Boulder-Cuba Sister City Organization : bouldercuba.org
Music and Dance Committee
The Music and Dance Committee promotes the appreciation and celebration of Cuban music and dance. The Committee’s primary project has been the co sponsoring of the Cuban Connection FUNdraiser, along with St. John’s Episcopal church’s Caribbean Outreach project. The Cuban Connection features live music, dance lessons, and Cuban food and drink. The proceeds from this event help fund other projects carried out by the Sister City Organization. The Fifth Cuban Connection is November 4, 2006 at the St. Julien Hotel. In 2005 BOCUSCO sponsored the SOBO Latin Dance Festival, featuring dance workshops and free live latin music in South Boulder's Table Mesa shopping plaza. This festival has become the SOBO Summer Fest, hosted by the Southern Sun, with proceeds going to Boulder-Cuba Sister City Organizationand the Boulder County AIDS Project. The next SOBO Summer Fest is scheduled for June 9, 2007.
Other music related events include community talks. During one event Stephen Foehr, a local writer and author of Dancing with Fidel, provided an overview of Cuban music. See below for an excerpt of his talk. During another event, a local photographer presented photos from a recent trip to Cuba as well as Changüí music from Yateras. As part of our cultural exchanges, Changüí musicians from Yateras entertained several groups of people from Boulder when they visited the area. Click below to hear an example of changüí.
( updated October 2006)
Changüí music by the Estrellas Campesinas from Yateras
Yateras is the home of “changüi”, the traditional rural dance music of Guantánamo province. The instruments consist of the “tres” which is the Cuban guitar with three sets of double strings, maracas, bongo, “guayo” made from metal rather than a hollowed out gourd, and African inspired “marímbula” which serves as bass and percussion. The lyrics invite listeners to dance and have a good time while celebrating local traditions and the changüi itself. Two well-known changüi groups from Yateras are “Las estrellas campesinas” from the small town of Felicidad, and “El Grupo Changüi.” The Sister City Organization has a CD of changüi music from Yateras for sale or donation. Click above link to sample changüí music.
Roots of Cuban Music
The two foundation stones of Cuban music are Spanish and African musical heritage. The Spanish derived quiriba is perhaps the oldest root of Cuban music. Once thought to be extinct, this musical form was rediscovered in 1982 at a pig roast in a farming village near Baracoa in southeast Cuba. The songs consist of a narrative line, verse, and chorus. The instruments – bass, guitar and drum – repeated simple rhythmic cells, much like the basic blues.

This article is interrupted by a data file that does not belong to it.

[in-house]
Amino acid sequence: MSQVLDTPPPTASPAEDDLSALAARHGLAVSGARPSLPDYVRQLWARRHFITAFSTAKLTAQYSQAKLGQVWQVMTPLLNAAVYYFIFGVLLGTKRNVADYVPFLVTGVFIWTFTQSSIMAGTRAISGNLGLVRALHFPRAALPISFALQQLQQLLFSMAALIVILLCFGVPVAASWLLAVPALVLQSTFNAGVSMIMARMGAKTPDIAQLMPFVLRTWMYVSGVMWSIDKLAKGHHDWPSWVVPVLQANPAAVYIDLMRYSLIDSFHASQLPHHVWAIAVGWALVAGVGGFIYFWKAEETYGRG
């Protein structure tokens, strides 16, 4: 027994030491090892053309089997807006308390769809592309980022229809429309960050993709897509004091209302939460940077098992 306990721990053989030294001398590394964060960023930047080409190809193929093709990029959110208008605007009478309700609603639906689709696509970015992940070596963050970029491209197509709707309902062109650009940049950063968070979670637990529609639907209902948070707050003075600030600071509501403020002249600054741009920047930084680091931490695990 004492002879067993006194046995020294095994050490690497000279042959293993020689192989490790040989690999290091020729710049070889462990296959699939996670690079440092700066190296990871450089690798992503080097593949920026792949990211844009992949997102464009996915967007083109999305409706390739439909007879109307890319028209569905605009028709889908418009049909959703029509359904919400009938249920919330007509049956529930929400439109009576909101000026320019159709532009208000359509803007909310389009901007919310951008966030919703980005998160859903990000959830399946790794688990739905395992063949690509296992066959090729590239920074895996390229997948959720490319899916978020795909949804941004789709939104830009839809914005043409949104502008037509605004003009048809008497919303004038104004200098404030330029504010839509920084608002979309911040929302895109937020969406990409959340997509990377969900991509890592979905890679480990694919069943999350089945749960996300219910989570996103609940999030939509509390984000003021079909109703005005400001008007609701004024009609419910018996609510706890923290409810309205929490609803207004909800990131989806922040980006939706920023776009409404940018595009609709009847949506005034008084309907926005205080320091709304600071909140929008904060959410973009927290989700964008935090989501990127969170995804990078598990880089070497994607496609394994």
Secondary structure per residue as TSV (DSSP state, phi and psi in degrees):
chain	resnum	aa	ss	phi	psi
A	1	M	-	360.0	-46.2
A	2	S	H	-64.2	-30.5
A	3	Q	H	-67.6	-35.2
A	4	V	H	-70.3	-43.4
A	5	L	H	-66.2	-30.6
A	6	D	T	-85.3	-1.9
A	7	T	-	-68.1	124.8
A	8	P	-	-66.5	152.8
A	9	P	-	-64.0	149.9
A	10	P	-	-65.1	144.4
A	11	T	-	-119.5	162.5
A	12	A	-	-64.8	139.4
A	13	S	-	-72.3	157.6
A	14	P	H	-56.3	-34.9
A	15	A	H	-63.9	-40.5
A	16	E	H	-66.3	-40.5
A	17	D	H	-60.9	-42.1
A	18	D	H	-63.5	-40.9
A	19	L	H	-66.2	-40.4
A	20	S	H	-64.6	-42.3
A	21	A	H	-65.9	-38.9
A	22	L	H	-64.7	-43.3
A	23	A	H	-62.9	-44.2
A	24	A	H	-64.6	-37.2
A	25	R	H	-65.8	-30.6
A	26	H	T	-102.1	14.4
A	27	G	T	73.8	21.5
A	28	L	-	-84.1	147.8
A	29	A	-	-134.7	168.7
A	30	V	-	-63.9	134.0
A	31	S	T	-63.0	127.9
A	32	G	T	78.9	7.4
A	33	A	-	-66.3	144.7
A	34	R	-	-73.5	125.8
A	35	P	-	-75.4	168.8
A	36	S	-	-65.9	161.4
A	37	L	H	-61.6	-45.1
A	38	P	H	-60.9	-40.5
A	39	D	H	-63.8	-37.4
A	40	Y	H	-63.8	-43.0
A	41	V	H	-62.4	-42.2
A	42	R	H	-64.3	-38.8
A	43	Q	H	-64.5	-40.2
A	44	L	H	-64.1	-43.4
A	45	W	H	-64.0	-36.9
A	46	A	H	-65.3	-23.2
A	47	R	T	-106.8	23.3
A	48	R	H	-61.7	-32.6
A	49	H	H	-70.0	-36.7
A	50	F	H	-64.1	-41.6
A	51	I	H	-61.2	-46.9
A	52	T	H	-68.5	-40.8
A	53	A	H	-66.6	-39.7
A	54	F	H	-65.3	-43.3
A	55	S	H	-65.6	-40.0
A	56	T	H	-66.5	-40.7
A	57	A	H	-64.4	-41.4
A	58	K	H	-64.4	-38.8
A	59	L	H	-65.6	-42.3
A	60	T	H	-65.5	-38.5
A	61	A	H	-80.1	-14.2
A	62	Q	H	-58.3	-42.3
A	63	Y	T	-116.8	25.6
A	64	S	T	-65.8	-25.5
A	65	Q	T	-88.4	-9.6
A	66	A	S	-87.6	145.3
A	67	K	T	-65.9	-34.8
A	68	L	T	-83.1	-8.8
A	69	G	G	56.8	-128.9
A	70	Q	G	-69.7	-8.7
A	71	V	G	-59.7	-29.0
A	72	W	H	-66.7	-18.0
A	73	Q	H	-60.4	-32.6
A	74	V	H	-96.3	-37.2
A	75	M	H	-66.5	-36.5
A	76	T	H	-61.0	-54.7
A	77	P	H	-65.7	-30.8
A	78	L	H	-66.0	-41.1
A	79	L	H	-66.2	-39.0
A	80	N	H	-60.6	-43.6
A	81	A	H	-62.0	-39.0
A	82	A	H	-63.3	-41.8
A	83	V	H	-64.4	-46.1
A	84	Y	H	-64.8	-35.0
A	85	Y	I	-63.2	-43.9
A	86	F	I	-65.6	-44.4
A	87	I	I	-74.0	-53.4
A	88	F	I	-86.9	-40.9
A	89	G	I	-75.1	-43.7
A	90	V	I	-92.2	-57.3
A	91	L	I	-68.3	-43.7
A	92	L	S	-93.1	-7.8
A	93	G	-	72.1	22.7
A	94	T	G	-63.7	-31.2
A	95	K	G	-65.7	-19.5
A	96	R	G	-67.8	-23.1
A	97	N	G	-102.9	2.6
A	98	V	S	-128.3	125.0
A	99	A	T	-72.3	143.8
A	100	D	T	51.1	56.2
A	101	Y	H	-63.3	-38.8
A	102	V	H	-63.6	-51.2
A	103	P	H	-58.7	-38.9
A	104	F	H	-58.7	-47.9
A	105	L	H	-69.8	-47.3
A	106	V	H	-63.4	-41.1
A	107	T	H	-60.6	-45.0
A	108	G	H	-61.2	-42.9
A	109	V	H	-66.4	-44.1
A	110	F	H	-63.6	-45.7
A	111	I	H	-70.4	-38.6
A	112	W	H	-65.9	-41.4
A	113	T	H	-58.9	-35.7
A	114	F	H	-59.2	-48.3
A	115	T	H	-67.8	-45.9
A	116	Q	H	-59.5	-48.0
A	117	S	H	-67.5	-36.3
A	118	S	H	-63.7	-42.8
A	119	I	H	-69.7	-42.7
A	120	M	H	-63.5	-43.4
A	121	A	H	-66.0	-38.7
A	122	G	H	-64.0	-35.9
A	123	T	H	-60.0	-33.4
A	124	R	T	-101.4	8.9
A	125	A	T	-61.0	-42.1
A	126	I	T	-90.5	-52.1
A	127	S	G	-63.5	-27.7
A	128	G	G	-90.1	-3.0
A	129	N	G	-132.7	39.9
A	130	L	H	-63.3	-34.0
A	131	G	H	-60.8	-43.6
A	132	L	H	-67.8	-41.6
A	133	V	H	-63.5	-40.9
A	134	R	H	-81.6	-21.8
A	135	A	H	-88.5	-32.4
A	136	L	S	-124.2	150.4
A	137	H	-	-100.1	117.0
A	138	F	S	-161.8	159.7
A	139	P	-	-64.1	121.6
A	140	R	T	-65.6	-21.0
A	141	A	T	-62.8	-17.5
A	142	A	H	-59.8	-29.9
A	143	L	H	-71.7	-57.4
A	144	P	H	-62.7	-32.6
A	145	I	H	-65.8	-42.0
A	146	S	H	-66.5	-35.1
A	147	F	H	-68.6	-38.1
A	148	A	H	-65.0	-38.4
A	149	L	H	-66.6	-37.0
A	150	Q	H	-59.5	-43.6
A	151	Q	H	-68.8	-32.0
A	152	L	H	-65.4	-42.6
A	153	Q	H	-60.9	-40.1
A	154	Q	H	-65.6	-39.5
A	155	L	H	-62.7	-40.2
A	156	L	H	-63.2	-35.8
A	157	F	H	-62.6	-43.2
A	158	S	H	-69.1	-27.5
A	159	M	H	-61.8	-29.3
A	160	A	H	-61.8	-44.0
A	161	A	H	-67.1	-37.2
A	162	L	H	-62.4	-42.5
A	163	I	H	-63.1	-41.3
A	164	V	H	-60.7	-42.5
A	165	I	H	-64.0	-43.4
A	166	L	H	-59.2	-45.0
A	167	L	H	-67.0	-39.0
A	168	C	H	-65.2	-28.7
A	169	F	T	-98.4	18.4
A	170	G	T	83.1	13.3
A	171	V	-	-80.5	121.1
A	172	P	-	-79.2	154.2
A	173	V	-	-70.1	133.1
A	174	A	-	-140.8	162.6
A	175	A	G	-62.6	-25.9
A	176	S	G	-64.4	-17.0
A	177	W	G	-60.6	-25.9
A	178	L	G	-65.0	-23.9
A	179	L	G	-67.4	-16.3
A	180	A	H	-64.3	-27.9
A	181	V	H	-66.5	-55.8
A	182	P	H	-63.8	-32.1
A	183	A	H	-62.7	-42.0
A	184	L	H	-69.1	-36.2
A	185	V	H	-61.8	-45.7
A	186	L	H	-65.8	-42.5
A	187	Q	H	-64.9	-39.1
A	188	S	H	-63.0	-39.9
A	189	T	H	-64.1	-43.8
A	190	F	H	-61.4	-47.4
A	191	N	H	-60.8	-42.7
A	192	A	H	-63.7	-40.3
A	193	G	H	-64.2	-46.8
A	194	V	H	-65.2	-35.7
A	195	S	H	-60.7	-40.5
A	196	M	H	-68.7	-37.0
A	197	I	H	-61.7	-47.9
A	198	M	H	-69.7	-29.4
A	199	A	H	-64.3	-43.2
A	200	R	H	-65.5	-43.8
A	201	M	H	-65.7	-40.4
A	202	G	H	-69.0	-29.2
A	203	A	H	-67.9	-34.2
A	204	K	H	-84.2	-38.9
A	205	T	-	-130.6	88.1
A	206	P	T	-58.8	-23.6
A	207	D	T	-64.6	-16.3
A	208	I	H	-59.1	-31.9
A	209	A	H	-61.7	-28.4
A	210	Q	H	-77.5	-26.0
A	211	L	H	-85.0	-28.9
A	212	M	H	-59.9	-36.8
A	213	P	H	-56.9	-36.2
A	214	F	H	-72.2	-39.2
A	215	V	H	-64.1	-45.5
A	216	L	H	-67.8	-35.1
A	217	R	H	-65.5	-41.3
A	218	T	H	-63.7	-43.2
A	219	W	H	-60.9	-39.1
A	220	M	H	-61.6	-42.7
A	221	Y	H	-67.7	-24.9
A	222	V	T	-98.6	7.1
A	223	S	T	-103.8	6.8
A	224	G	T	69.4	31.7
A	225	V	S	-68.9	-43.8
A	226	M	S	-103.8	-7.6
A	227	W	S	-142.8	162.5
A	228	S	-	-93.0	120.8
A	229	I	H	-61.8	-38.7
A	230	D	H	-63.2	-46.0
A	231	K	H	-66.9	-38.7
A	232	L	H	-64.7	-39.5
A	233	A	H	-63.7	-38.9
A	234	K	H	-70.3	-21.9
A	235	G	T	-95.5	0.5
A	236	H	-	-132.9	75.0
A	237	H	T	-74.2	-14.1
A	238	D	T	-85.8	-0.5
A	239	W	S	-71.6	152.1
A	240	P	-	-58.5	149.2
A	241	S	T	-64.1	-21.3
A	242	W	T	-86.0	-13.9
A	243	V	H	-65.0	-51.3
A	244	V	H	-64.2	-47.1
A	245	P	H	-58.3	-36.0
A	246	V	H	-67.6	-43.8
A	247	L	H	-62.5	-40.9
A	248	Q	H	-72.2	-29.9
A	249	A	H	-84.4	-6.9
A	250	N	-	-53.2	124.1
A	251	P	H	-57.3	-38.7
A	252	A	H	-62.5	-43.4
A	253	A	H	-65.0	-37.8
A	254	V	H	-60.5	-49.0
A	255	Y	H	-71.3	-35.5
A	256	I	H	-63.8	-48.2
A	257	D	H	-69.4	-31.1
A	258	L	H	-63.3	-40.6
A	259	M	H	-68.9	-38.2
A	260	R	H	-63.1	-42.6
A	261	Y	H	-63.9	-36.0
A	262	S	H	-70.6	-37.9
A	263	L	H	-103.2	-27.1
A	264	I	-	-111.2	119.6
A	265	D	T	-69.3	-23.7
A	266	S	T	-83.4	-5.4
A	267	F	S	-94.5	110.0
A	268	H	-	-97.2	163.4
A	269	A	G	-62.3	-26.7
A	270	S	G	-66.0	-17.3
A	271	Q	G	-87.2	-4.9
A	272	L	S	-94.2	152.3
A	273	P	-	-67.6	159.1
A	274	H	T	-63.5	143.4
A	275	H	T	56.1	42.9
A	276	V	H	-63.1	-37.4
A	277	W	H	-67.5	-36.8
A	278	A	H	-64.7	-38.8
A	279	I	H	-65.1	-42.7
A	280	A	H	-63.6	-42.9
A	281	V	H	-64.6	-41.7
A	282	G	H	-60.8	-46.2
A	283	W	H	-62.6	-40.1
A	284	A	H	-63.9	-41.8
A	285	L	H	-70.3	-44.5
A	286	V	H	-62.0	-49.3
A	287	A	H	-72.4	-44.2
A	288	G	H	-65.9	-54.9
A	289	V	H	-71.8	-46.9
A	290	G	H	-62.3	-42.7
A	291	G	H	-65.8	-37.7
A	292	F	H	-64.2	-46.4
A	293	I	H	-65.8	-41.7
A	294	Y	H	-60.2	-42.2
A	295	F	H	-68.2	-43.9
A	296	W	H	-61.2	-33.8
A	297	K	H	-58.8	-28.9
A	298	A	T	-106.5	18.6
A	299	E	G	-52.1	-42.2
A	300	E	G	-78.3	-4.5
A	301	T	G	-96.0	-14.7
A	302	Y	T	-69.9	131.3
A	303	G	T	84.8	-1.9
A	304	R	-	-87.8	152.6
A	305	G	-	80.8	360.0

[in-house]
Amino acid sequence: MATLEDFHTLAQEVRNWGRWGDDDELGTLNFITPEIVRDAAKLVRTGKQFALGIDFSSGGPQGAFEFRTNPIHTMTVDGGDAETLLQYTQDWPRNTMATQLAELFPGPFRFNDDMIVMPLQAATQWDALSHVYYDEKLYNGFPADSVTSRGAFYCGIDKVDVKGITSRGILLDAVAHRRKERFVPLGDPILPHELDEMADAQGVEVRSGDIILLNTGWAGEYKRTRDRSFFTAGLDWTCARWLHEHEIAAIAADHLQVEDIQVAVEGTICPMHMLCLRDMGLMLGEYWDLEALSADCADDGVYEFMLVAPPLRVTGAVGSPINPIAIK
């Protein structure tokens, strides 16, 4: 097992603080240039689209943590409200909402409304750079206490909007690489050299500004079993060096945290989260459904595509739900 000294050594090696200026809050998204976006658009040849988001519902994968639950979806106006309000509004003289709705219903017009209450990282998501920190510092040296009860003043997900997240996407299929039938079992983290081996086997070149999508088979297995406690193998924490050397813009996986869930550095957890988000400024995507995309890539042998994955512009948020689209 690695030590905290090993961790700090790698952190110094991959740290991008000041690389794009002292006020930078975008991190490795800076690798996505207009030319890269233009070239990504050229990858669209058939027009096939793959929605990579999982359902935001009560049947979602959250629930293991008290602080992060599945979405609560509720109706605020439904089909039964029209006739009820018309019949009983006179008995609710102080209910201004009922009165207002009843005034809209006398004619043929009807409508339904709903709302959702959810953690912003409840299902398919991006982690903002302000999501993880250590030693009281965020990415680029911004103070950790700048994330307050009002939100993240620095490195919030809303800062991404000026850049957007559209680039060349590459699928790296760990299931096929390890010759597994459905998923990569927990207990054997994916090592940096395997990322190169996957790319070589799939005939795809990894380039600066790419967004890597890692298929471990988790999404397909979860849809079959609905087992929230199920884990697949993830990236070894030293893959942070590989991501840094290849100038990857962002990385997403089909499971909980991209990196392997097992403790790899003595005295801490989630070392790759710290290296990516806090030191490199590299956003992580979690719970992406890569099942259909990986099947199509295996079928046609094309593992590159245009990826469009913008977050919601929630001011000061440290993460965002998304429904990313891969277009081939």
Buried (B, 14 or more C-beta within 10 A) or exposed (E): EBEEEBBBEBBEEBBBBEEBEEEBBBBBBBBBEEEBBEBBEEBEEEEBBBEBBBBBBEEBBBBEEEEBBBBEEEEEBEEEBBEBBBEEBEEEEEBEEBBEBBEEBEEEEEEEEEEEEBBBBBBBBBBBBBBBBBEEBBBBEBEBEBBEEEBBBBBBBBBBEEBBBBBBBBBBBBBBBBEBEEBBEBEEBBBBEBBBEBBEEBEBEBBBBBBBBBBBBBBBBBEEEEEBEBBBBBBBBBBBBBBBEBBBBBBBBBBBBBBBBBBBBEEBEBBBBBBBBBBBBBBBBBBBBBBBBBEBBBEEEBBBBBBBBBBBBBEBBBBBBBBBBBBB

The son is the primary root of non-African modern-day Cuban music. Its home is in the rural areas. It is very satirical, full of double meanings and humor and spontaneous in its improvisations. A close cousin to son is nengon, another rural-based music linked to quiriba. Nengon, most often heard at farm parties, is a running musical narrative improvised on the spot, often satirical and ironic, that pokes fun at people’s pretensions and foibles.
A quick sketch of the Cuban music tree would be: quiriba-son-nengon. From this trunk branches off contradanza-danzon-habanera. The mambo was created directly from the danzon, with its French-Haitian-African-Spanish influences. The chachacha comes form the mambo. The tango is derived from the contradanza, as is the meringue of Puerto Rico and the Dominican Republic. Salsa is also an outgrowth of the contradanza, which has its roots in Old English folk dances by way of the French royal court in the early 1600s. The salsa actually originated in Uruguay when it was province of Argentina. Afro-Cuban roots extend to West African music brought to the New World by African enslaved peoples. The polyrhythms, syncopation, polymer-couplets and fast five-beat of Cuban drumming come directly from African traditions. The Santeria bata drumming is an excellent example. Abakua dancing, chants and drumming is the other major African influence in Cuban music.
The rumba is an indigenous Cuban dance with its taproot in Africa. There three kinds of authentic Cuban rumba: yambu, guaguanco, and columbia. Yambu, the oldest of the three dances, is the slowest, purposively so older men can follow the steps of the young woman encouraging him to be young and vital again. This dance comes from the Abakua tradition.
Guaguanco is a vigorous couple’s dance, a dance of seduction, in which the man attempts to “vaccinate” the women. It is a graphic dance of flirtation, male posturing, and female coyness. The woman has the final say in accepting the man’s offer. Columbia is a solo male performance to display virtuosity, male prowess and dancing skills. The most African of the rumbas, the columbia started with sugar cane workers around Matanzas. As there were no women in the cane camps, the men danced alone as a form of aesthetic sporting competition. By Stephen Foehr (author of Dances with Fidel, available at amazon.com).